A common symptom of Cotard’s syndrome, reported by patients, is the smell of their rotting flesh. People also stated that they believed their internal organs were missing completely. Firm in their strange convictions, a patient will disregard a well-intended family member’s effort to identify body organs within the thickness surrounding the patient’s stomach area. The patient will steadfastly claim that there is nothing within the cavity of their body.

Hostage to the function of their misfiring brain, one man believed that his face was full of holes and another, that his muscles had become useless, his stomach was gone and that he was fading away to nothing.

In 1880, a 43-year-old woman confessed that she had no brains, nerves, chest, or entrails. There is no clear understanding of why patients with this syndrome feel hollow inside. 

As for the smell of rotting flesh, the olfactory complex, which allows your brain to process smells, is located in the frontal and temporal lobes of the brain. What scientists know is that issues that begin in the olfactory nerves in the nose itself, or the olfactory bulb just above the nose, account for up to 72% of phantom smells.

3. You stop speaking and hear voices that confirm you are dead.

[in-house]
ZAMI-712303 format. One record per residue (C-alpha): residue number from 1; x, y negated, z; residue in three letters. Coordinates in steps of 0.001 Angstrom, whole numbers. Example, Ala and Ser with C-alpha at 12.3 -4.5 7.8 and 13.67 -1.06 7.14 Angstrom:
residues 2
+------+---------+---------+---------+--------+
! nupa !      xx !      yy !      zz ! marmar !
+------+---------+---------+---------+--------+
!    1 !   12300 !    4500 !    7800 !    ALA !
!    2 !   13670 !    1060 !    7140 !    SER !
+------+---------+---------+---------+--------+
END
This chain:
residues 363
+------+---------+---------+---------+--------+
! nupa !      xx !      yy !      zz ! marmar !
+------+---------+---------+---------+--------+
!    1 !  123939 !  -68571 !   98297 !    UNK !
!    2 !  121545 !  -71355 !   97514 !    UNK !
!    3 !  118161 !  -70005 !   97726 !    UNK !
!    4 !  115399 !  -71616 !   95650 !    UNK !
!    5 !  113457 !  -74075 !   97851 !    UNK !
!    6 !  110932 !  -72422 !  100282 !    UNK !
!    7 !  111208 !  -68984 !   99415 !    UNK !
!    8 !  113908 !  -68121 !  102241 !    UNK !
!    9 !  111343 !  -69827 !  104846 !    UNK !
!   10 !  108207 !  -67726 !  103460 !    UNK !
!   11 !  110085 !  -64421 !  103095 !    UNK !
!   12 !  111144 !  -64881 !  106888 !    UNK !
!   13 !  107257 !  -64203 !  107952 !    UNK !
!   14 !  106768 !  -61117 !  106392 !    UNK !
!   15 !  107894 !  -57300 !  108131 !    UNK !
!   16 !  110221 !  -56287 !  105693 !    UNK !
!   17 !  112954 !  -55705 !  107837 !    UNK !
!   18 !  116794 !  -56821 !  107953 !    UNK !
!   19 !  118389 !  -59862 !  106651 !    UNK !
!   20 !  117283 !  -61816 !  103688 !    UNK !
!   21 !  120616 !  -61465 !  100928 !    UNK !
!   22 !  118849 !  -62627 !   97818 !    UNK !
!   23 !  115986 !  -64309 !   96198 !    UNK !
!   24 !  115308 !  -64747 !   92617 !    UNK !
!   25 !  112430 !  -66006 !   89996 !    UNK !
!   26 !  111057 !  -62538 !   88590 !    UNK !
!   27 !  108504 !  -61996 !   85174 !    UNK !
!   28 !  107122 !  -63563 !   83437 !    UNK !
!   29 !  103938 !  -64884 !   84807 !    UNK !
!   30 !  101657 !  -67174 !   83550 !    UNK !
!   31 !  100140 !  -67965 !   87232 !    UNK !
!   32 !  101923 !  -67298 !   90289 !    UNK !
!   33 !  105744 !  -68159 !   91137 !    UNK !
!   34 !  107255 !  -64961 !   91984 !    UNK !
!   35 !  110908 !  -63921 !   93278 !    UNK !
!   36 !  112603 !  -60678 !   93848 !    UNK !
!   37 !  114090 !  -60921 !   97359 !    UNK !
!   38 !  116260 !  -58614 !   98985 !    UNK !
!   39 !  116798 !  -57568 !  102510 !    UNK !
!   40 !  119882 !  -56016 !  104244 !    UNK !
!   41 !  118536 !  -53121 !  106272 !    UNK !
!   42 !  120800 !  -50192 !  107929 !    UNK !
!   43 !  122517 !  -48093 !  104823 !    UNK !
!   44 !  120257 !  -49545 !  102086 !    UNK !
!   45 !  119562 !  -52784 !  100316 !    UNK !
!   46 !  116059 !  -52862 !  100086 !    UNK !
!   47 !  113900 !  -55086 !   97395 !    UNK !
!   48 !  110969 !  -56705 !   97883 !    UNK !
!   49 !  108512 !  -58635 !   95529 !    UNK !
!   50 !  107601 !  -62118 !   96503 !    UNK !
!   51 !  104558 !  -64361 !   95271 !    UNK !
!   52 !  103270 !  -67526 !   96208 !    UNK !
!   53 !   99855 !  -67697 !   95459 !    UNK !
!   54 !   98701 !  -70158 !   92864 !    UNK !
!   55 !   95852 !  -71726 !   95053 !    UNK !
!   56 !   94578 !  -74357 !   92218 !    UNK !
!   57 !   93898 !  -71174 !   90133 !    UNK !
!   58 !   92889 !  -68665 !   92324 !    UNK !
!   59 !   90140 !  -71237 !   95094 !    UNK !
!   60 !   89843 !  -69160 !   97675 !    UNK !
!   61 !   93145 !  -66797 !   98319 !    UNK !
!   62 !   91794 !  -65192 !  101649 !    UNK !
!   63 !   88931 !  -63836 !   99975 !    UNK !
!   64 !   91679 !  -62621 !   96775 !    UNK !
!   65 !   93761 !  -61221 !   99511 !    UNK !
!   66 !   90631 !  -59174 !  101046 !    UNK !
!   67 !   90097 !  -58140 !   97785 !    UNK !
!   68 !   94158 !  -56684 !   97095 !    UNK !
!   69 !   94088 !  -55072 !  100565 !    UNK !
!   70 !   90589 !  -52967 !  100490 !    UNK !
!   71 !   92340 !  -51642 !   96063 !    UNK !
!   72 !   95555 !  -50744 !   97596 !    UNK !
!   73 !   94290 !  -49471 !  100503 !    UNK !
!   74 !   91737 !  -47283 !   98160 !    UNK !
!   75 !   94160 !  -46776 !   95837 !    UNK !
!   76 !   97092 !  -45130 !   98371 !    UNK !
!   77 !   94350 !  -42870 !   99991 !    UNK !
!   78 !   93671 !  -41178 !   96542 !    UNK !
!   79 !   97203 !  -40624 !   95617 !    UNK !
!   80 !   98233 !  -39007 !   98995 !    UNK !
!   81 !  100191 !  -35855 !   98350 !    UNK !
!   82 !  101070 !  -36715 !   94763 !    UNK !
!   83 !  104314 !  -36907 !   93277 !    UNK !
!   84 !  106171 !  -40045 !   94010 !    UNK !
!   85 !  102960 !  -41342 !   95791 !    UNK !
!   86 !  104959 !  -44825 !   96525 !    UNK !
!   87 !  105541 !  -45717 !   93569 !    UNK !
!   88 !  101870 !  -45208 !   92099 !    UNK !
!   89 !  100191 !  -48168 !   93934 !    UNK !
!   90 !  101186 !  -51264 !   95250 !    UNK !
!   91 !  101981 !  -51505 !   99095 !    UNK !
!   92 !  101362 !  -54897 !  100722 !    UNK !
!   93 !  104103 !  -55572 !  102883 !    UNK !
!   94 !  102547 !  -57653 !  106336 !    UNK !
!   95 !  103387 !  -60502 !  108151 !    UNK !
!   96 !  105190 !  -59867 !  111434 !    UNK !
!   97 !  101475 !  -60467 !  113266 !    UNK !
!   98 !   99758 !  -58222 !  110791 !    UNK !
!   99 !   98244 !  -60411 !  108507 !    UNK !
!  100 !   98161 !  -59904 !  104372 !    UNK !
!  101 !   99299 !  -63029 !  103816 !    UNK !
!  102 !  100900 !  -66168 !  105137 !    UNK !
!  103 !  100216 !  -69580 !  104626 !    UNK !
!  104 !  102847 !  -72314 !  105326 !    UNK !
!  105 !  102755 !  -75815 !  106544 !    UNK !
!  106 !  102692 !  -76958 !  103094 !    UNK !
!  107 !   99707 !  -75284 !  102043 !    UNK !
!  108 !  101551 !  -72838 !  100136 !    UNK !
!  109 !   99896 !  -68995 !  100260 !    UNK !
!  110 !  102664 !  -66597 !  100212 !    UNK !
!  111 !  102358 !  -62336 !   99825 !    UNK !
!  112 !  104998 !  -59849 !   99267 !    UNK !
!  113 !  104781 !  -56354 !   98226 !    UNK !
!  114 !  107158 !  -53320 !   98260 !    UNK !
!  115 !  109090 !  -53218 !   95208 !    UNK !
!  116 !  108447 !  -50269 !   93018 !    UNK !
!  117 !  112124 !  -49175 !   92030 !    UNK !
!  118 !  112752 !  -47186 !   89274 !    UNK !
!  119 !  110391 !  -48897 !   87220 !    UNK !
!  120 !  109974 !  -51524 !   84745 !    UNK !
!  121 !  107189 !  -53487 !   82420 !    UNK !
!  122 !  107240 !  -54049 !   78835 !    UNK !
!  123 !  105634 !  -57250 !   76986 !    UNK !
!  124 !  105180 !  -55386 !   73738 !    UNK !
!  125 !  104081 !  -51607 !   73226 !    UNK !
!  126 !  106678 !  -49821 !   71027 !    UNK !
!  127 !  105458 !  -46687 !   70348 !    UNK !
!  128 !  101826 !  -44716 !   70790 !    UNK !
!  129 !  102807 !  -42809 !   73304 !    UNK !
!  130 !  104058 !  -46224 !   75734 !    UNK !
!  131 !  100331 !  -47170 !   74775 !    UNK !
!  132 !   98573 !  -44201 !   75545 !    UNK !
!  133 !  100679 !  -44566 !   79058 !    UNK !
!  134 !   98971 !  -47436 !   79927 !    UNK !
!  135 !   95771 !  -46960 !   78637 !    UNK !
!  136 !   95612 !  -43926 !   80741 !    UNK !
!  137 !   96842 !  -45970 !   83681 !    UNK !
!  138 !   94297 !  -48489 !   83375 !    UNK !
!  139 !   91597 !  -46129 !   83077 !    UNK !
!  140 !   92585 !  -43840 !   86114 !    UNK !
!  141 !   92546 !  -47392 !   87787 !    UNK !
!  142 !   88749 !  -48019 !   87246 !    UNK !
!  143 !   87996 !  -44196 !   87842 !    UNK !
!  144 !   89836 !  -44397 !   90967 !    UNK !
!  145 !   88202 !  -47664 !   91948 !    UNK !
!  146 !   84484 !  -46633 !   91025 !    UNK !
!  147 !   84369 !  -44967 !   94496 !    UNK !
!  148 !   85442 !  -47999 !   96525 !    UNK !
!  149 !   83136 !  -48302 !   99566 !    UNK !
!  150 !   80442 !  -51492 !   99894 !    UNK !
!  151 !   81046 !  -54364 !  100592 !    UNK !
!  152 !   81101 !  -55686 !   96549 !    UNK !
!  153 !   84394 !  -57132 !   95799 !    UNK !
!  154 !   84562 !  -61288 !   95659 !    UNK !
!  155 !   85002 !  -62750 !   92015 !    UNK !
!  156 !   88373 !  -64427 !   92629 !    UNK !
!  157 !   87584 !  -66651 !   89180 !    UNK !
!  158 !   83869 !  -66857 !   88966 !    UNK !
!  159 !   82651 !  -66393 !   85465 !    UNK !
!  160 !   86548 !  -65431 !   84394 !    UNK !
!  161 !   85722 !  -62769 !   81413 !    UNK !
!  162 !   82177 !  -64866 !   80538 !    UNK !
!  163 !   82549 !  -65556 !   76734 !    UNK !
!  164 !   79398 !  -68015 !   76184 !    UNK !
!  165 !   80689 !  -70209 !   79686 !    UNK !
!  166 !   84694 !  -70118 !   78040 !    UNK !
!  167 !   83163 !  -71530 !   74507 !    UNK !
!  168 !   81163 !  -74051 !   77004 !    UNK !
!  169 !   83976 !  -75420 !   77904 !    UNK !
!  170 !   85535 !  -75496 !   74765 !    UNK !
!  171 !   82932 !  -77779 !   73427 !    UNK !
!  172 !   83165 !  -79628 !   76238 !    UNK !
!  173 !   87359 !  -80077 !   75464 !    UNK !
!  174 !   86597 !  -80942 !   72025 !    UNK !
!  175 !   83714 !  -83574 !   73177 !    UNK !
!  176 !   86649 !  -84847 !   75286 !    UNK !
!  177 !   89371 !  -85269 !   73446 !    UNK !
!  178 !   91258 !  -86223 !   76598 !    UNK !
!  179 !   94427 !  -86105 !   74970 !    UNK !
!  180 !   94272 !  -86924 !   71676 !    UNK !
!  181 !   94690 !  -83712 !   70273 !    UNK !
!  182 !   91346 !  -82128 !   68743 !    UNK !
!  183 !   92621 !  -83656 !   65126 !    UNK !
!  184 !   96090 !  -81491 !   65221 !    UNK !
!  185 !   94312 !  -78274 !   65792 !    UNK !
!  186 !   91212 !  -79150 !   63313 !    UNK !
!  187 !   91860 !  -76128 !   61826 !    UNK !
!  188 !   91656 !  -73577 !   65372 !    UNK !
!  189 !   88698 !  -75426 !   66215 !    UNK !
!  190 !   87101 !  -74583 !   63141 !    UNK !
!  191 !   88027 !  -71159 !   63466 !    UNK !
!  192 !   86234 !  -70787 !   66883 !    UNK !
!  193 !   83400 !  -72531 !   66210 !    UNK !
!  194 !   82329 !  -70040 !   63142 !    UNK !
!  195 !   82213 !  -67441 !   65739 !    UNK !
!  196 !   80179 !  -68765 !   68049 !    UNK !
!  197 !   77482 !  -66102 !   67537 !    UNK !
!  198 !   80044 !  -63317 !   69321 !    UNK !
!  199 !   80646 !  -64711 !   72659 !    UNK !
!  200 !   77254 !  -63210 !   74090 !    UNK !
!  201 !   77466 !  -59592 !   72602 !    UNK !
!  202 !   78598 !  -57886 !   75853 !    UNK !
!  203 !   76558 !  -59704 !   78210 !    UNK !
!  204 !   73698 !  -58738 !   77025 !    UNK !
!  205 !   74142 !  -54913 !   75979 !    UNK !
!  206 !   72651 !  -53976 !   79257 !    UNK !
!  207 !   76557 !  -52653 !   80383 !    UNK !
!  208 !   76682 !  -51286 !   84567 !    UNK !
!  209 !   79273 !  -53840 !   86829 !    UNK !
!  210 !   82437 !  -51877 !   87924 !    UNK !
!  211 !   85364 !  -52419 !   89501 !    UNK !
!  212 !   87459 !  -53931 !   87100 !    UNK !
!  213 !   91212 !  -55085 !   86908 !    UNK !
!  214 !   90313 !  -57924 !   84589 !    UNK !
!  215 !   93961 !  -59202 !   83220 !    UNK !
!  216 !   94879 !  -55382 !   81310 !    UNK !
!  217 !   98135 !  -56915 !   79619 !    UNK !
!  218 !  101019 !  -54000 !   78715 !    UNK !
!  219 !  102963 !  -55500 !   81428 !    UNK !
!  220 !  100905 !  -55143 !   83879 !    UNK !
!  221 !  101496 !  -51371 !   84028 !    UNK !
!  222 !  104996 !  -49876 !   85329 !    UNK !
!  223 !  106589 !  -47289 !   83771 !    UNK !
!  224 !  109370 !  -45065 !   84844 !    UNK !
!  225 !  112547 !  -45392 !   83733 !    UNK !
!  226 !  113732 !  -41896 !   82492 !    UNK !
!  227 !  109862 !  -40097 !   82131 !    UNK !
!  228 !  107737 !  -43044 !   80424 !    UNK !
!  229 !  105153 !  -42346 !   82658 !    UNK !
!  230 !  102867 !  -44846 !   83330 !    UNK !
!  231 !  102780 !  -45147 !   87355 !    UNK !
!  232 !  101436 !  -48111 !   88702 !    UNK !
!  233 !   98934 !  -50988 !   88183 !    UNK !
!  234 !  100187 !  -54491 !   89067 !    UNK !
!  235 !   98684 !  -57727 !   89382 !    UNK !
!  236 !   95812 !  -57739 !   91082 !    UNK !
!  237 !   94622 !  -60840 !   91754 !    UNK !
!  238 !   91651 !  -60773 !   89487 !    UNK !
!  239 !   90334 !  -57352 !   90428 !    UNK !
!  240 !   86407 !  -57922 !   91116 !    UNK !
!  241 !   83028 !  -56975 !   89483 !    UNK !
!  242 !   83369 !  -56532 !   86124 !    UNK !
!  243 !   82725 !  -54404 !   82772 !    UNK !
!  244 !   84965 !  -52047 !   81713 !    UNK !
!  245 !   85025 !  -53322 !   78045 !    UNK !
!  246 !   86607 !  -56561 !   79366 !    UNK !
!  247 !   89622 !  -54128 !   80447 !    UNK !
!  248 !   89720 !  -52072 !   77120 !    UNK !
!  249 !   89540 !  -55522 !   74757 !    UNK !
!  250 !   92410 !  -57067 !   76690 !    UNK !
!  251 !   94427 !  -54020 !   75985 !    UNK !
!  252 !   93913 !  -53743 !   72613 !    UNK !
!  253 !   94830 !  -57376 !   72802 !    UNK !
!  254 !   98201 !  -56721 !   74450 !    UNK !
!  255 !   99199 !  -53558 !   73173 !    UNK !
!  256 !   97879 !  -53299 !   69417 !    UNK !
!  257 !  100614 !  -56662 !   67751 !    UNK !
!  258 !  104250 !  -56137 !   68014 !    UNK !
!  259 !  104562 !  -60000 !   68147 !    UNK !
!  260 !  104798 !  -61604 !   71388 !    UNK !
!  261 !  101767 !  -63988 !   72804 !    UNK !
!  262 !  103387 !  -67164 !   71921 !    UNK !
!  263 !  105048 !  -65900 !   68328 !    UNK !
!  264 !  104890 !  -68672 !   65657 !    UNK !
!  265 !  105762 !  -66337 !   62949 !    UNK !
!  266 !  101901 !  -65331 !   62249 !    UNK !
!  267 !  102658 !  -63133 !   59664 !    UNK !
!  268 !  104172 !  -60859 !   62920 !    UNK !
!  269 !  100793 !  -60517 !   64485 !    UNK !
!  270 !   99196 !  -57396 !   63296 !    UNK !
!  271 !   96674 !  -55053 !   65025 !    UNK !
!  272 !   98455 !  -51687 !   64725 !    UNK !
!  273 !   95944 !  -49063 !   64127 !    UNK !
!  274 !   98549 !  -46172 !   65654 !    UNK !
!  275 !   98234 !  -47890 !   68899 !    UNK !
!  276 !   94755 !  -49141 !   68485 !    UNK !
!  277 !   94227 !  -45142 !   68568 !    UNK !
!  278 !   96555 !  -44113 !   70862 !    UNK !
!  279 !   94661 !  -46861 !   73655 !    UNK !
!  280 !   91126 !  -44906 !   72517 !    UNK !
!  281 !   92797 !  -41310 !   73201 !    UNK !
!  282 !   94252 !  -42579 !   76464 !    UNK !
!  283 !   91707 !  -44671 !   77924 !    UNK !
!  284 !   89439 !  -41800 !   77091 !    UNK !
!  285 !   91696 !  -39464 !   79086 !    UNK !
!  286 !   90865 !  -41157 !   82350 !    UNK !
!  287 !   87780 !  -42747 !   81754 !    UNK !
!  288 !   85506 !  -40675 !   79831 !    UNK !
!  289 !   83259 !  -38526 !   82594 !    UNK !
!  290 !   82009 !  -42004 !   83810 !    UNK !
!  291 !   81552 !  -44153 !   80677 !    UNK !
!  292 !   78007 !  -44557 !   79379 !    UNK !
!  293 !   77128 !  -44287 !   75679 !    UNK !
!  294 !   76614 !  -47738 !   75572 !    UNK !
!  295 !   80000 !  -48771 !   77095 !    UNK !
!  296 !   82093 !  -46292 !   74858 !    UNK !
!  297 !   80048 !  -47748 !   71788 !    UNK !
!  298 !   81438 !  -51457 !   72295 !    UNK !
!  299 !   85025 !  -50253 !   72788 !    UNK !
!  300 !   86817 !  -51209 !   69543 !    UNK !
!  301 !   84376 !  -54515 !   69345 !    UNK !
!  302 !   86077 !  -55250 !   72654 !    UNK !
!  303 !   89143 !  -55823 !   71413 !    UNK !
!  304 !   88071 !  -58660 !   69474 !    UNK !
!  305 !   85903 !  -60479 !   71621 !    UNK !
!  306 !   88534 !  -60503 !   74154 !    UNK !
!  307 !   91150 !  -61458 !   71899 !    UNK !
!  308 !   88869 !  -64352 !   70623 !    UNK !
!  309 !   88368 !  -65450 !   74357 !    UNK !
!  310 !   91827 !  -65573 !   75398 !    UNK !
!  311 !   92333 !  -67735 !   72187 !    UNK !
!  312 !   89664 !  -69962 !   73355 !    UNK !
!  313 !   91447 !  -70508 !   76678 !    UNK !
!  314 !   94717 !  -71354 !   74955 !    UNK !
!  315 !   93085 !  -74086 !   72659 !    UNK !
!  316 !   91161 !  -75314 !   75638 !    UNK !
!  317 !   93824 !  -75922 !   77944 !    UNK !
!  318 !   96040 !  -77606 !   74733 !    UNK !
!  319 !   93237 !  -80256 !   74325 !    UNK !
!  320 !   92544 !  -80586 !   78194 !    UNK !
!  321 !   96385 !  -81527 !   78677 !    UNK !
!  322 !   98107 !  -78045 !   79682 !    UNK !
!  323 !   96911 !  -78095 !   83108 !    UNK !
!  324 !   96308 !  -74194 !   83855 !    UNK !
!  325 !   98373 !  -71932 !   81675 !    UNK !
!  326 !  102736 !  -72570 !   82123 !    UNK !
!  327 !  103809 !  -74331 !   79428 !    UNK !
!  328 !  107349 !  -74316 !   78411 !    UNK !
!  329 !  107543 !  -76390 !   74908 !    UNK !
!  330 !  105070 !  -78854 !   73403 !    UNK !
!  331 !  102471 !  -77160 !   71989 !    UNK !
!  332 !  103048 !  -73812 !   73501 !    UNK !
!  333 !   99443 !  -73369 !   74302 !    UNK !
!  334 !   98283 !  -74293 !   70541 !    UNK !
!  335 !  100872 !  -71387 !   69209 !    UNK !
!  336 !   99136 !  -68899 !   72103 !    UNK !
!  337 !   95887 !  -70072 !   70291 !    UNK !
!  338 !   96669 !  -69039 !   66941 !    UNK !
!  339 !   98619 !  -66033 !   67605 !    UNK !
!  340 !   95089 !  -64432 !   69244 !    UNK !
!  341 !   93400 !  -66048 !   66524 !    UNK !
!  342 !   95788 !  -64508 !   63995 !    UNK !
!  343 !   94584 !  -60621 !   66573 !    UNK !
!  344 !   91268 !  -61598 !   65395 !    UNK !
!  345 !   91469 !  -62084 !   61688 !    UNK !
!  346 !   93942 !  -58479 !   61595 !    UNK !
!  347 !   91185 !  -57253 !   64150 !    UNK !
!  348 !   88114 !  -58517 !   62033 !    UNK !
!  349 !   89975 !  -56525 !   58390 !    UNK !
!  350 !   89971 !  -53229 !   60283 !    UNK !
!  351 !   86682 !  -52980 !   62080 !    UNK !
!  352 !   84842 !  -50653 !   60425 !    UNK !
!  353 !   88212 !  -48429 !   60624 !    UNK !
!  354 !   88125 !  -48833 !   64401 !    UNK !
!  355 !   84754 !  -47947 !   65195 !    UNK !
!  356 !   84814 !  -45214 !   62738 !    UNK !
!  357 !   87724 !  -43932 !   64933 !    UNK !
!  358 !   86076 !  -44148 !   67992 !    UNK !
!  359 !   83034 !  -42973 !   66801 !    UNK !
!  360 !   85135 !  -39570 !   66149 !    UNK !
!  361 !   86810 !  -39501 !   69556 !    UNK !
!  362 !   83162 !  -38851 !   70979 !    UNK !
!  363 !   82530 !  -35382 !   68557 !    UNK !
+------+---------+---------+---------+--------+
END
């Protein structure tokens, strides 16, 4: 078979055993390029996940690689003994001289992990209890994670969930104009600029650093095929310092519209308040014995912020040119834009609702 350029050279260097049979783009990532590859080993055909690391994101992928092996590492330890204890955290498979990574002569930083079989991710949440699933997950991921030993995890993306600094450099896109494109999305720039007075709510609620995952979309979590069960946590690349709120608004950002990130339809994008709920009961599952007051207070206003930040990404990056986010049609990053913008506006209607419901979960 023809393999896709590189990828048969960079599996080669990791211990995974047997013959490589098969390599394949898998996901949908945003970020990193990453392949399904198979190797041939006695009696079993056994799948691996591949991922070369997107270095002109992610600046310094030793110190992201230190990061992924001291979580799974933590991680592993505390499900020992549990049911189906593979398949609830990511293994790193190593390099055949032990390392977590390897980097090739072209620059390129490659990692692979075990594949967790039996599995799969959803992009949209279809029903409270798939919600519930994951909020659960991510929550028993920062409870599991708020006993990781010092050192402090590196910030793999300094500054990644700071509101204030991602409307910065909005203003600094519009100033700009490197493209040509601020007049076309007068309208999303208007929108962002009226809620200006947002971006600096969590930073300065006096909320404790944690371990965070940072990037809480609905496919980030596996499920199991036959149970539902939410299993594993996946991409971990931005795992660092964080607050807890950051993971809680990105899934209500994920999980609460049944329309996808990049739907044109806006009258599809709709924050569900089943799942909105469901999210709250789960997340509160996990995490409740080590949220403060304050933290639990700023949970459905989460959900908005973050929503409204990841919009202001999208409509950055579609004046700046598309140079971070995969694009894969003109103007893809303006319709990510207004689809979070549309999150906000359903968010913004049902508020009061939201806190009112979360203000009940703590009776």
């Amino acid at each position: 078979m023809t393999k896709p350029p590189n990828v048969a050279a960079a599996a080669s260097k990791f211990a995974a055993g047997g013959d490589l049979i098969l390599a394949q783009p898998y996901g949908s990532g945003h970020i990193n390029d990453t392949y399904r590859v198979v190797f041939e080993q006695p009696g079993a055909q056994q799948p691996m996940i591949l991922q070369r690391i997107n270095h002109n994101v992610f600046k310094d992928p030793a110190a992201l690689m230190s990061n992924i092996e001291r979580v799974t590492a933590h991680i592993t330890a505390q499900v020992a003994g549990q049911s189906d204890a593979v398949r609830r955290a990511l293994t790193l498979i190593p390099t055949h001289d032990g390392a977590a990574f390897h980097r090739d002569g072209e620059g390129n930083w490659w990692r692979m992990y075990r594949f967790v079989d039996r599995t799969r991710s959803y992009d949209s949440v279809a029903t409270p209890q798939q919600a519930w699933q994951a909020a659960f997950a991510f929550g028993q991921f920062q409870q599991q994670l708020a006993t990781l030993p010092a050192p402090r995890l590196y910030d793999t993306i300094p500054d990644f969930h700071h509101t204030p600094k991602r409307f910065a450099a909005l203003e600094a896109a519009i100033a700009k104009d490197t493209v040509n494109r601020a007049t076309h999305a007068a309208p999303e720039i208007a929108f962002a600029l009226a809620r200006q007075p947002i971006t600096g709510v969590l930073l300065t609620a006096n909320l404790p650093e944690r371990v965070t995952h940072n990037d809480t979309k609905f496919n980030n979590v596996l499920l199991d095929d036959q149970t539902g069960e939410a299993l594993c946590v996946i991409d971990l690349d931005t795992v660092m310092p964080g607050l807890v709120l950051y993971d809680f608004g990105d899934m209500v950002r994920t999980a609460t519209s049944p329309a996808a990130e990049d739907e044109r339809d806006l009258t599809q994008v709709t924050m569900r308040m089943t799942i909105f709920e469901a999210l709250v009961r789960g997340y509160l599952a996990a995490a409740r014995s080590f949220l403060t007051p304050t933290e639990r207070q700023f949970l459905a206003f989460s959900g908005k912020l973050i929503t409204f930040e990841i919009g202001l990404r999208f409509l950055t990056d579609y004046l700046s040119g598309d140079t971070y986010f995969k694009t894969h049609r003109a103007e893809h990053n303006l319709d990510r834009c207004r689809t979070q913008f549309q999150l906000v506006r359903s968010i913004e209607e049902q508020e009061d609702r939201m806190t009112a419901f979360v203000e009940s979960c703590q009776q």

If you suddenly hear disembodied voices telling you that you are dead, you may be suffering from Cotard’s syndrome. 

According to California-based psychiatrist and author Dr. Gayani DeSilva, MD, “When people experience a severe, major depression, they can often develop psychotic symptoms, like auditory or visual hallucinations..” If someone is experiencing hallucinations, they are sensing something that is not there.

Along with succumbing to severe depression, a patient who is suffering from Cotard’s syndrome will often refuse to speak. They will no longer keep up with their hygiene and will stop grooming themselves.

Cotard’s syndrome is seen in association with a neuropsychological condition called schizophrenia. Schizophrenia is a condition that lends itself to hallucinations, delusions, and disordered thinking. 70% to 80% of people with schizophrenia hear voices that call their name, threaten, and argue with them.